Prioritize Your Oral Hygiene
Periodontal disease is a buildup of bacterial plaque found on the teeth close to the gum line. Although cavities seem scary, periodontal and gum disease are much stronger contributors to tooth loss. Additionally, periodontal disease is extremely common, with over 75% of adults encountering periodontal disease during their lifetime. Scary, we know, but the great news is that these statistics can be prevented! Brushing and flossing daily, along with regular dental checkups, is the greatest way to prevent this build-up from occurring. The elimination of germs and bacteria in the mouth maintains a healthy and intact smile!
Brushing Your Teeth
Although plaque may be damaging, brushing easily removes it! Plaque deposits build up quickly after eating and drinking, and if they are not brushed away at least twice a day, they can lead to tooth decay and periodontal disease. One day of improper hygiene is all it takes to make your mouth vulnerable to disease! Plaque that hasn’t been removed hardens and becomes calculus (or tartar). Although calculus cannot be moved with regular toothbrushes, your dentist, thankfully, has special instruments designed to remove it!
How to Brush
- Hold your brush at a 45-degree angle where the teeth and gums meet.
- Brush in circular motions.
- Apply medium pressure but not so much so that you experience discomfort.
- Make several rotations with your brush, covering both the outsides and insides of the teeth, front to back.
- Rinse your mouth thoroughly, removing any plaque or particles that were loosened.
Flossing – It’s Essential!
Flossing daily is one of the most effective ways to prevent periodontal and gum disease. If you skip flossing, you are missing 40% of your teeth’s surfaces! Oftentimes it is between the teeth where the toothbrush does not reach, where periodontal disease first develops. In order to floss properly follow these steps:
- Take an approximately 18” long piece of floss and wrap it around the middle finger of each hand, pinching between the thumb and index finger.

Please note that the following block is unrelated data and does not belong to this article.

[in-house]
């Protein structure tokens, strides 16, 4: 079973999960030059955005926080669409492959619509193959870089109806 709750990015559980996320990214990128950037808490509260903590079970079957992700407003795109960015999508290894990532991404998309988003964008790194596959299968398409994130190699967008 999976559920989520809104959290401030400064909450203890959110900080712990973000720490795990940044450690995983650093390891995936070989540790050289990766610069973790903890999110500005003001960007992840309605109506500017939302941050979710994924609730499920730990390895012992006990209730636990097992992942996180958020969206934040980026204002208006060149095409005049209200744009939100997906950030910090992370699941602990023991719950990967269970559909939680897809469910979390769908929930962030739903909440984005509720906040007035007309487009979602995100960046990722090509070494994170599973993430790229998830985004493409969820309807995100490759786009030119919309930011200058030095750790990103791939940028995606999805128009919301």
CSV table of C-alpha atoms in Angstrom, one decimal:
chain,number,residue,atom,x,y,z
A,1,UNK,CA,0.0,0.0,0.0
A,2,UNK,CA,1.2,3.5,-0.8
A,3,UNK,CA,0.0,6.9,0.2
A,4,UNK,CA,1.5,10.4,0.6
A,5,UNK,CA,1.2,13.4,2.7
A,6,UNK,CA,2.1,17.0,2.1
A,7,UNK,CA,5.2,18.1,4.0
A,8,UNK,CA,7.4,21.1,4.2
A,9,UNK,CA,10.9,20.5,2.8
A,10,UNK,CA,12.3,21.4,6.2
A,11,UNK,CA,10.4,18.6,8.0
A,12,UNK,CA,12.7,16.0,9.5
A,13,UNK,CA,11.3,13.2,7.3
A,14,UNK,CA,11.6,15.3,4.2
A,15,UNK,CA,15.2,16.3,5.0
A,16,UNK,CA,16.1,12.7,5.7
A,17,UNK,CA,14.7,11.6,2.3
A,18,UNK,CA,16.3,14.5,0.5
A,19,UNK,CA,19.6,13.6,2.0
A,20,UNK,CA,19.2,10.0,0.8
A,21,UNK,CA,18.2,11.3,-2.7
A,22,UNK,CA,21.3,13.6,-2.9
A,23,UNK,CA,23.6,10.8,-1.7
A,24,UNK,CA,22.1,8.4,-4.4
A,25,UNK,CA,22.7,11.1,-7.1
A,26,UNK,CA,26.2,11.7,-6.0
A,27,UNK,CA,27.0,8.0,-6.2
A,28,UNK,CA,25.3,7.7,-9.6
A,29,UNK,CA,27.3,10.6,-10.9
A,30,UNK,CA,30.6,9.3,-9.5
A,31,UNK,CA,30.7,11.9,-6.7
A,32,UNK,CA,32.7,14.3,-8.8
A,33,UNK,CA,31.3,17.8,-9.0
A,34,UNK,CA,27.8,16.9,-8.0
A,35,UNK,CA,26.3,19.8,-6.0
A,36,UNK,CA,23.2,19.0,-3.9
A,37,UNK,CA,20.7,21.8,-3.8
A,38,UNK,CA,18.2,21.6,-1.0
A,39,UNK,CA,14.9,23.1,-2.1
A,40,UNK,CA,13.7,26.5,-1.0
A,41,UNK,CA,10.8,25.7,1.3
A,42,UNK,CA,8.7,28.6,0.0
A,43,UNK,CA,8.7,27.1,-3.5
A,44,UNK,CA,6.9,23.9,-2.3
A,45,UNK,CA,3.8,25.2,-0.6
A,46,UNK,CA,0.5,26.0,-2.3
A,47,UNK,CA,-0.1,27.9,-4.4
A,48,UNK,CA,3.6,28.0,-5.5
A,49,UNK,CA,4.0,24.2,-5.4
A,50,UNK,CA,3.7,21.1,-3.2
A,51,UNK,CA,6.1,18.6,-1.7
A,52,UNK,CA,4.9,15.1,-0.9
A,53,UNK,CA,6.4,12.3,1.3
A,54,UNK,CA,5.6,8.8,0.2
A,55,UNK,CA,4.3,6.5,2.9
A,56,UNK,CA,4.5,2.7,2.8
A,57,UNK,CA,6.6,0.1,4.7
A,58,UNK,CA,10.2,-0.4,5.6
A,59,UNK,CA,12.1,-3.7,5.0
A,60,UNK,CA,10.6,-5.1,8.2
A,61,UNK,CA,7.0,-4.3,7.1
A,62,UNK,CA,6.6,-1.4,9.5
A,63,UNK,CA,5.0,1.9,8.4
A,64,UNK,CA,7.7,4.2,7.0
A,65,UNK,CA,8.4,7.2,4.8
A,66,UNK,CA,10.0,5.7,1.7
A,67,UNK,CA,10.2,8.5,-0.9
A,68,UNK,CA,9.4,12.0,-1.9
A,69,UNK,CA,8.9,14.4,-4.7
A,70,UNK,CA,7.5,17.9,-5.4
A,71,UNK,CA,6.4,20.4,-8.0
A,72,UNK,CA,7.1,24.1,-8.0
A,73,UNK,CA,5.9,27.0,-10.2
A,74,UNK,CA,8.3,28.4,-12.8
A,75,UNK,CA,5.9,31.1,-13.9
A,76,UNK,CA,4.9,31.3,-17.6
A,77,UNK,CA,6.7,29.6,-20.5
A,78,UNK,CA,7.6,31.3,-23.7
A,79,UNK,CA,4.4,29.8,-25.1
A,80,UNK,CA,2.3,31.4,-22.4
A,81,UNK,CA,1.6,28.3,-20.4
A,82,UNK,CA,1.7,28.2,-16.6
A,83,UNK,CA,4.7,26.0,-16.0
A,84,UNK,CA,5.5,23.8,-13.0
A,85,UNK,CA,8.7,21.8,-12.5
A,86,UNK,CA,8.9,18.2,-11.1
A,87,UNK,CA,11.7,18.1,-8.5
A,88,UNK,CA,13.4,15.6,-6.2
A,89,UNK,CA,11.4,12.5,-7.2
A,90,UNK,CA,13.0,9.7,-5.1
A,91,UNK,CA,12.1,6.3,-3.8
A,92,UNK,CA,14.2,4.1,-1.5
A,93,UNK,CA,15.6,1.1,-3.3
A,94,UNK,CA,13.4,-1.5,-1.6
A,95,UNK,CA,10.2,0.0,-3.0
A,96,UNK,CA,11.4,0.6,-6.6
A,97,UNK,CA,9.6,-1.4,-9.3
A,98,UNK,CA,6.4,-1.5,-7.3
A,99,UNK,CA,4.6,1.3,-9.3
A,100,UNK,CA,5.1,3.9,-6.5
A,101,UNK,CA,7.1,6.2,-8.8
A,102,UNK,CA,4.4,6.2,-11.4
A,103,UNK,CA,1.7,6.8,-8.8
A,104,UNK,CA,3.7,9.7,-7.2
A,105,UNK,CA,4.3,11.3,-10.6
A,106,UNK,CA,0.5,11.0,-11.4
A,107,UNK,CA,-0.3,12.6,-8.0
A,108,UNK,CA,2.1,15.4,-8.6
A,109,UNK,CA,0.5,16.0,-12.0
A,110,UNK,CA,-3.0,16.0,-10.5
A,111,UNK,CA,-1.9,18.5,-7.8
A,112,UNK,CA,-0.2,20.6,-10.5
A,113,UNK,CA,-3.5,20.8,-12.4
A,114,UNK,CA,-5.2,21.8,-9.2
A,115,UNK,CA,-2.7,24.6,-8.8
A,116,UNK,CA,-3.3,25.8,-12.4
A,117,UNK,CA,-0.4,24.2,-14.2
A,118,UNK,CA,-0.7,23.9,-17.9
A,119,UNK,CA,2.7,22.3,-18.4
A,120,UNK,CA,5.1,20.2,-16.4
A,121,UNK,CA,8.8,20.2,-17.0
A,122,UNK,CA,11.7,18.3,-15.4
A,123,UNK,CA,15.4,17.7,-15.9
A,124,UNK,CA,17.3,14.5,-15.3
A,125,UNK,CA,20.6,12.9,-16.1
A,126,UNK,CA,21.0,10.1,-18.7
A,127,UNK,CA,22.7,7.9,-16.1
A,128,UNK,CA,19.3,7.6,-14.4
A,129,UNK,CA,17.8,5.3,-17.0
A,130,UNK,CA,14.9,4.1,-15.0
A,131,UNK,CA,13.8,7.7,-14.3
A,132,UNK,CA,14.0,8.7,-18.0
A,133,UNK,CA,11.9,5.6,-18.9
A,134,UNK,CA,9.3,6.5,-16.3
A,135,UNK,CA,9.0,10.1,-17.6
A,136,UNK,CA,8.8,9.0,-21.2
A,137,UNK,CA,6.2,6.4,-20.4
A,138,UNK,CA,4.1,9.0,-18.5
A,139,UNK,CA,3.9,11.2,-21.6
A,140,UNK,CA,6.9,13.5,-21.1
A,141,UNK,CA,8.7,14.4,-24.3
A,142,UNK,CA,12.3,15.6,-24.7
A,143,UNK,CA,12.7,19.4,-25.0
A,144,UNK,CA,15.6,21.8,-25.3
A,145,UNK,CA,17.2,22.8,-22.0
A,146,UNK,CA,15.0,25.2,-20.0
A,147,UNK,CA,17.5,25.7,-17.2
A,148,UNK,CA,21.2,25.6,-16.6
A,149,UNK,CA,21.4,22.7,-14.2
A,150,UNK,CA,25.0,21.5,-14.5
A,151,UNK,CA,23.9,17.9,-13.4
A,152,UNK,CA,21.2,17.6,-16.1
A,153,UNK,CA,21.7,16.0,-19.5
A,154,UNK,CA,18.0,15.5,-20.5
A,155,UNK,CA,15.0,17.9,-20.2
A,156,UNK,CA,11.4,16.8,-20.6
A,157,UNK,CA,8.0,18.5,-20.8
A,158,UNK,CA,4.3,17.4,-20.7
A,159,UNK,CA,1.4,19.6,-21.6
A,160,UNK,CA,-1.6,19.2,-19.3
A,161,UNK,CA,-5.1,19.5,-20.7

- Pull the floss taut and gently slide the floss between each tooth and under the gum line.
- Motion the floss up and down and side to side, making contact with both surfaces of the adjacent teeth.
- As you continue to floss, be sure to floss between all teeth, rotating the floss off the middle fingers to expose clean, fresh floss as needed.
- After all teeth have been flossed, rinse vigorously with water to remove any excess bacteria or particles left in the mouth.
*A small amount of bleeding may occur – this is normal! If you are experiencing intense pain, contact us!*
Many patients may experience tooth sensitivity to hot or cold. Although this is common after various dental treatments, this sensitivity should be temporary. Another reason for the sensitivity is improper cleaning of the teeth. If you are experiencing sensitive teeth continually, contact our office. Dr. Choi or Dr. Fagundes may recommend special toothpastes or mouth rinses to help relieve discomfort.
Mouth rinses (or mouth wash) help to freshen the mouth, fight bad breath, and remove loose food particles after brushing. Although mouth rinses are great to incorporate into your hygiene routine, they should never replace brushing, flossing, or regular examinations.
Regular cleanings provide you with the cleanest smile possible and also prevent many oral complications. Removing tartar and plaque dramatically improves oral health and reduces the risk of gingivitis and periodontal disease. At Carmel River Dentistry, our hygienists use state-of-the-art dental tools to manually remove unwanted buildup. If necessary, our hygienist may choose to use an ultrasonic device if heavier buildup is present. Lastly, the surfaces of your teeth will be polished, removing stains and leaving your mouth feeling fresh and completely clean.